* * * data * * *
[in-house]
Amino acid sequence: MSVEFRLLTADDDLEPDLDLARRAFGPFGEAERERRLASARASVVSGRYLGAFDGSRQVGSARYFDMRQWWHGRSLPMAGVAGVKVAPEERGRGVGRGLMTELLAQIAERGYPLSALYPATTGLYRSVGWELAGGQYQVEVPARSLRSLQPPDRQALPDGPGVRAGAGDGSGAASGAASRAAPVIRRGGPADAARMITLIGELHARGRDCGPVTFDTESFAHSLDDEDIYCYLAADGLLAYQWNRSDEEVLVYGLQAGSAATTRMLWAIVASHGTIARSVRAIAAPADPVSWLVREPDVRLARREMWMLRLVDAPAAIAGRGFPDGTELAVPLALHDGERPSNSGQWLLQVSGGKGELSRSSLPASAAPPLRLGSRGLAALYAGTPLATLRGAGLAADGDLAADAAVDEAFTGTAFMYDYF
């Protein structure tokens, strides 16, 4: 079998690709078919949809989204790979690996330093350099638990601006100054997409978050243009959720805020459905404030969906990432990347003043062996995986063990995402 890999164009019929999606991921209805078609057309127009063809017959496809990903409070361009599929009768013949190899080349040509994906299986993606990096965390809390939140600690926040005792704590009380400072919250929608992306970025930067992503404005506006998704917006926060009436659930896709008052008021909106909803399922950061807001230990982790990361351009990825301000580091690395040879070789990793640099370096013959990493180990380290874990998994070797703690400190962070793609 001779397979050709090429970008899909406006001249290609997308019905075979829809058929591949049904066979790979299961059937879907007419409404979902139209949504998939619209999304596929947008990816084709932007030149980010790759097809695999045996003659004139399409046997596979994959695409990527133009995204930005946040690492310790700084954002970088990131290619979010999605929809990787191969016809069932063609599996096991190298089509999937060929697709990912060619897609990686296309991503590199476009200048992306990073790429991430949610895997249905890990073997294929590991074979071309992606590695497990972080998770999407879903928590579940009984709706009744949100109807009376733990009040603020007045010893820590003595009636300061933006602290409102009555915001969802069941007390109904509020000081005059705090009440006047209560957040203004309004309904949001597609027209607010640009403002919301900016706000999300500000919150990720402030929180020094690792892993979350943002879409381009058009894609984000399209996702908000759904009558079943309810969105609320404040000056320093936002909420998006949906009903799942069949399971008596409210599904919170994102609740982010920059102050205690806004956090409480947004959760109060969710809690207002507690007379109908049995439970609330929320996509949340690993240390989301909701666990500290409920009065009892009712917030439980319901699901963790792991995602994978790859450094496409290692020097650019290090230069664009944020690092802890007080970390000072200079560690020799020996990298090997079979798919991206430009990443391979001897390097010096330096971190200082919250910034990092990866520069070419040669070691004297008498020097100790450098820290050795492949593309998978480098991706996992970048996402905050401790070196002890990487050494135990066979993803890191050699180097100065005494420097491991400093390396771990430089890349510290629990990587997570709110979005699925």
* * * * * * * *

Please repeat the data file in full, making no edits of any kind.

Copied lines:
[in-house]
Amino acid sequence: MSVEFRLLTADDDLEPDLDLARRAFGPFGEAERERRLASARASVVSGRYLGAFDGSRQVGSARYFDMRQWWHGRSLPMAGVAGVKVAPEERGRGVGRGLMTELLAQIAERGYPLSALYPATTGLYRSVGWELAGGQYQVEVPARSLRSLQPPDRQALPDGPGVRAGAGDGSGAASGAASRAAPVIRRGGPADAARMITLIGELHARGRDCGPVTFDTESFAHSLDDEDIYCYLAADGLLAYQWNRSDEEVLVYGLQAGSAATTRMLWAIVASHGTIARSVRAIAAPADPVSWLVREPDVRLARREMWMLRLVDAPAAIAGRGFPDGTELAVPLALHDGERPSNSGQWLLQVSGGKGELSRSSLPASAAPPLRLGSRGLAALYAGTPLATLRGAGLAADGDLAADAAVDEAFTGTAFMYDYF
């Protein structure tokens, strides 16, 4: 079998690709078919949809989204790979690996330093350099638990601006100054997409978050243009959720805020459905404030969906990432990347003043062996995986063990995402 890999164009019929999606991921209805078609057309127009063809017959496809990903409070361009599929009768013949190899080349040509994906299986993606990096965390809390939140600690926040005792704590009380400072919250929608992306970025930067992503404005506006998704917006926060009436659930896709008052008021909106909803399922950061807001230990982790990361351009990825301000580091690395040879070789990793640099370096013959990493180990380290874990998994070797703690400190962070793609 001779397979050709090429970008899909406006001249290609997308019905075979829809058929591949049904066979790979299961059937879907007419409404979902139209949504998939619209999304596929947008990816084709932007030149980010790759097809695999045996003659004139399409046997596979994959695409990527133009995204930005946040690492310790700084954002970088990131290619979010999605929809990787191969016809069932063609599996096991190298089509999937060929697709990912060619897609990686296309991503590199476009200048992306990073790429991430949610895997249905890990073997294929590991074979071309992606590695497990972080998770999407879903928590579940009984709706009744949100109807009376733990009040603020007045010893820590003595009636300061933006602290409102009555915001969802069941007390109904509020000081005059705090009440006047209560957040203004309004309904949001597609027209607010640009403002919301900016706000999300500000919150990720402030929180020094690792892993979350943002879409381009058009894609984000399209996702908000759904009558079943309810969105609320404040000056320093936002909420998006949906009903799942069949399971008596409210599904919170994102609740982010920059102050205690806004956090409480947004959760109060969710809690207002507690007379109908049995439970609330929320996509949340690993240390989301909701666990500290409920009065009892009712917030439980319901699901963790792991995602994978790859450094496409290692020097650019290090230069664009944020690092802890007080970390000072200079560690020799020996990298090997079979798919991206430009990443391979001897390097010096330096971190200082919250910034990092990866520069070419040669070691004297008498020097100790450098820290050795492949593309998978480098991706996992970048996402905050401790070196002890990487050494135990066979993803890191050699180097100065005494420097491991400093390396771990430089890349510290629990990587997570709110979005699925």